The greatest thing I remember about this celebration of the holy family is the way one particular priest used to start his sermon on this day. His opening remarks were “I always have trouble with this day” and “Whenever I think of my family, Holy doesn’t come to mind”, or ” I don’t know how I am going to preach this one!” Obviously when he thought of the Holy Family, his own family experiences came to mind. In that family he could easily see the flaws, the conflicts, the peculiarities that are unique to each individual family. He thought of mom, dad, brother, sister,grandma,grandpa,aunt, uncle, the success stories, the black sheep, trials, tribulations, dirt, and gossip that are the makings of most families. His conclusion was, Holy Family? I don’t think so! Though I always remembered his opening remarks well, I am certain then he would begin to examine family in a more scholastic, and even churchly sense; that was his job after all. He knew the family responsibilities to provide for the children, and he knew academically how this related to Church doctrine: just as parents provide for children, God provides for us. He knew families for their sense of governance;they are arguably the smallest unit of government and with government comes duties, obedience and responsibilities. These too mirror mans duties to God. He knew the dynamics of families were sometimes rocky and difficult to interpret; so too are mans relationship with God. Sometimes directions get misinterpreted and sometimes boundaries get crossed. While he enjoined comment in the fragmented parts of family life because of the humor involved, I recall he also mentioned his families ability to pull together in times of trouble. That bickering and arguing back and forth is the theme of much of the bible. As we do with our immediate family, so too do we do with God. In fact every dilemma and discussion this priest had about his own family, also pertained to man’s relationship with God.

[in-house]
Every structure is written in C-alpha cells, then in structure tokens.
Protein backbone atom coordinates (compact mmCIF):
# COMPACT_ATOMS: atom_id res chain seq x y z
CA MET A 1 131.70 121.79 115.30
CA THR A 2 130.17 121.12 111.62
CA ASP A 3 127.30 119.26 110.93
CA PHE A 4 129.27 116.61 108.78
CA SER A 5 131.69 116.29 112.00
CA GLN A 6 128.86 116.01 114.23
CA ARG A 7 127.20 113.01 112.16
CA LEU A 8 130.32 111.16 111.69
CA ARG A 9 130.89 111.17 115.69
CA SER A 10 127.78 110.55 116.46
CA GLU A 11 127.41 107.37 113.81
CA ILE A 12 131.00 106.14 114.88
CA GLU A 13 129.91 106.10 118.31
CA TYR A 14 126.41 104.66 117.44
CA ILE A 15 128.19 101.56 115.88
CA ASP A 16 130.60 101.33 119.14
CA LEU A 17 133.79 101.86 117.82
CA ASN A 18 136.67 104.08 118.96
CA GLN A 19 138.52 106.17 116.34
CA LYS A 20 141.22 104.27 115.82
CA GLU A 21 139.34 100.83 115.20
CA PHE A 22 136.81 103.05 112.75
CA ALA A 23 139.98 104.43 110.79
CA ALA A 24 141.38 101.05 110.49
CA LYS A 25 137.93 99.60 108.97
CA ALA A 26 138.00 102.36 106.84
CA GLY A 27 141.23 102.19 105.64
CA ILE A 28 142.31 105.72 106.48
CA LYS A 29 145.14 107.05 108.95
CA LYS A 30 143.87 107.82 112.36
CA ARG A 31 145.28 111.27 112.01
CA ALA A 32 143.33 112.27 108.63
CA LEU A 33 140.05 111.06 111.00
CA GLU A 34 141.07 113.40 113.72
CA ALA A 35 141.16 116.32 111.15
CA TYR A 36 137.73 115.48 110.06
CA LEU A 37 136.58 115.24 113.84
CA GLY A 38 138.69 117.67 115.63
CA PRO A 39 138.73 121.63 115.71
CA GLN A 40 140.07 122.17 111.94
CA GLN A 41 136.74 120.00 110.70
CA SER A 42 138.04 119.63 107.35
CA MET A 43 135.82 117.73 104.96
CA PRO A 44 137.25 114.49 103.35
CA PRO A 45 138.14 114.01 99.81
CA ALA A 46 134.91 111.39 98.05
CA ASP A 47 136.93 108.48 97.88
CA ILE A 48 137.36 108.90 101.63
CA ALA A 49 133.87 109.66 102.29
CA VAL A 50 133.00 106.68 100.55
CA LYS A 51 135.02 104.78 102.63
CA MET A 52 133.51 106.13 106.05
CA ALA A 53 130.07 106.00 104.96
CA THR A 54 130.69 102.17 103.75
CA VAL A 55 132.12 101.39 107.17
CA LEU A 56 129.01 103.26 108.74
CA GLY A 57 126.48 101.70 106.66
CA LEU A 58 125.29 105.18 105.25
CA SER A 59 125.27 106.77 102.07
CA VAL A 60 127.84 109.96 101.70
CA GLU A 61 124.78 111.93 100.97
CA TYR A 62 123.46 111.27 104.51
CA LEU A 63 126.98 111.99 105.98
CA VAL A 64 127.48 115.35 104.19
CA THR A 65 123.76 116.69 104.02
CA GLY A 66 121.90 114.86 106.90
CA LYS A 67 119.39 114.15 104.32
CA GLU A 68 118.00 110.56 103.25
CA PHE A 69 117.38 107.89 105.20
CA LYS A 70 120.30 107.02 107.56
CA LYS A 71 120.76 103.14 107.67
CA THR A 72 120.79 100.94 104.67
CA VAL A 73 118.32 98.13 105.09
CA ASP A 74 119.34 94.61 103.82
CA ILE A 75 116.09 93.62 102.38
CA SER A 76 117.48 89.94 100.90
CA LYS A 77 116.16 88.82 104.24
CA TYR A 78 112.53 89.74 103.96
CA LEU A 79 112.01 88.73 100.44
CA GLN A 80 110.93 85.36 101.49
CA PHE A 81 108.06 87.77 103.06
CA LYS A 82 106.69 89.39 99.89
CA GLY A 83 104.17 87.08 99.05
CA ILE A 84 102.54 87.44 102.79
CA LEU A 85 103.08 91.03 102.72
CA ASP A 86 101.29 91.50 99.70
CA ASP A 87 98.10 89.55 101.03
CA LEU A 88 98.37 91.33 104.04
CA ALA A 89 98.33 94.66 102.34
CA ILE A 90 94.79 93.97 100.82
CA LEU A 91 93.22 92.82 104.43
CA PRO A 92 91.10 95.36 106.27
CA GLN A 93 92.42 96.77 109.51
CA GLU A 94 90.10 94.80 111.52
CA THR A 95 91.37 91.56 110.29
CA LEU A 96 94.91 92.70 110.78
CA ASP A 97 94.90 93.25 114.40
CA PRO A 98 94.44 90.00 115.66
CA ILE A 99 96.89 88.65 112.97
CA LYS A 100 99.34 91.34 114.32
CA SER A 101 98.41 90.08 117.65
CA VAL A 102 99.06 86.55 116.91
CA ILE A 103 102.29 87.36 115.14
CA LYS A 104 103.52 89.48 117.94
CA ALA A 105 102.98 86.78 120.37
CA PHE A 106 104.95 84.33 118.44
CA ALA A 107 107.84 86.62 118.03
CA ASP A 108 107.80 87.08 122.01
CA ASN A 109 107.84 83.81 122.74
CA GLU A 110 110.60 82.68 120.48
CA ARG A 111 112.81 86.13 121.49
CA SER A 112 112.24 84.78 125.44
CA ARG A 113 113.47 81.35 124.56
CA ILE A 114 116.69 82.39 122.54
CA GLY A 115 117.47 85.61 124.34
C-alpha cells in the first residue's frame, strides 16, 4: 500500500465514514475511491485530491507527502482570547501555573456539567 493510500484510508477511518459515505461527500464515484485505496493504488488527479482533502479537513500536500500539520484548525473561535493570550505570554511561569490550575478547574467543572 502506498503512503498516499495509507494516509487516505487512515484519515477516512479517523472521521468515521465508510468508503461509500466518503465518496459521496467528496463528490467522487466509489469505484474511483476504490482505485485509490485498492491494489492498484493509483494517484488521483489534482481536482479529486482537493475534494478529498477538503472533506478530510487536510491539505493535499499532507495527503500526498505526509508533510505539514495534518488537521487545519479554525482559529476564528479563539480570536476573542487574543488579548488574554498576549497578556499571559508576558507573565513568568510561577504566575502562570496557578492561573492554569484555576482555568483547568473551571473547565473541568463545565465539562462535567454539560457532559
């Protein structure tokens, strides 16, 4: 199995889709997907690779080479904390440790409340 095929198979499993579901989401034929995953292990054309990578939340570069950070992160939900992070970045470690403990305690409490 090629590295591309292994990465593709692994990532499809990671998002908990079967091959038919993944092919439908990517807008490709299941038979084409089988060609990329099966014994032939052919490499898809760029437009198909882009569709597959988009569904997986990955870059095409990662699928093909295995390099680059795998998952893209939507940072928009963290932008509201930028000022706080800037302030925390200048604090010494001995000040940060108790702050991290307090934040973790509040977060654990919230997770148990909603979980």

The next point to examine , since he was a priest, was who was the Holy Family? Most of us pew warmers would have snickered Mary, Joseph, and baby Jesus. The curmudgeonly priest though looked at first Mary. Mary was mother, though through the intercession of God. Next is Joseph, who wished to first quietly divorce Mary because she was “with child.” An angel of the Lord though stepped in and said “don’t do that!”Jesus as it turns out was not the son of Joseph, but rather the son of God. From the priests lengthily examination of his own family and the “Holy Family,” he reached two conclusions. The first and most important was that the holy family did not simply consist of the three Mary, Joseph, and baby Jesus. God was a member of that family and that should never be forgotten. God always is part of our family, even if we are “alone.” The second conclusion was that the “Holy Families” Family life was as messy as his own. Though glorified in scripture, an unbiased reading of the description of this family certainly describes something conflicted and unconventional, especially by first century standards. That family faced trials, joys, and agonizing sorrows just as we do. They persevered though and offered a significant amount of guidance for us mere mortals. The final points though are as life goes with our family, chances are that mirrors mans relationship with God. That relationship between man and God includes many of the same experiences we experiences in our own “Families”, love, disobedience, falling down, and being picked back up. Our “family relationships” should be in line with that relationship our God has with us; to understand a relationship with a family might benefit from trying to interpret your relationship with the father. Finally, if anyone thinks that the “Holy Family” didn’t face challenges, re-read your scripture and you might learn something. You might learn how many challenges they faced, and how that worked through them. In looking at that you might learn how to work through the challenges of your own.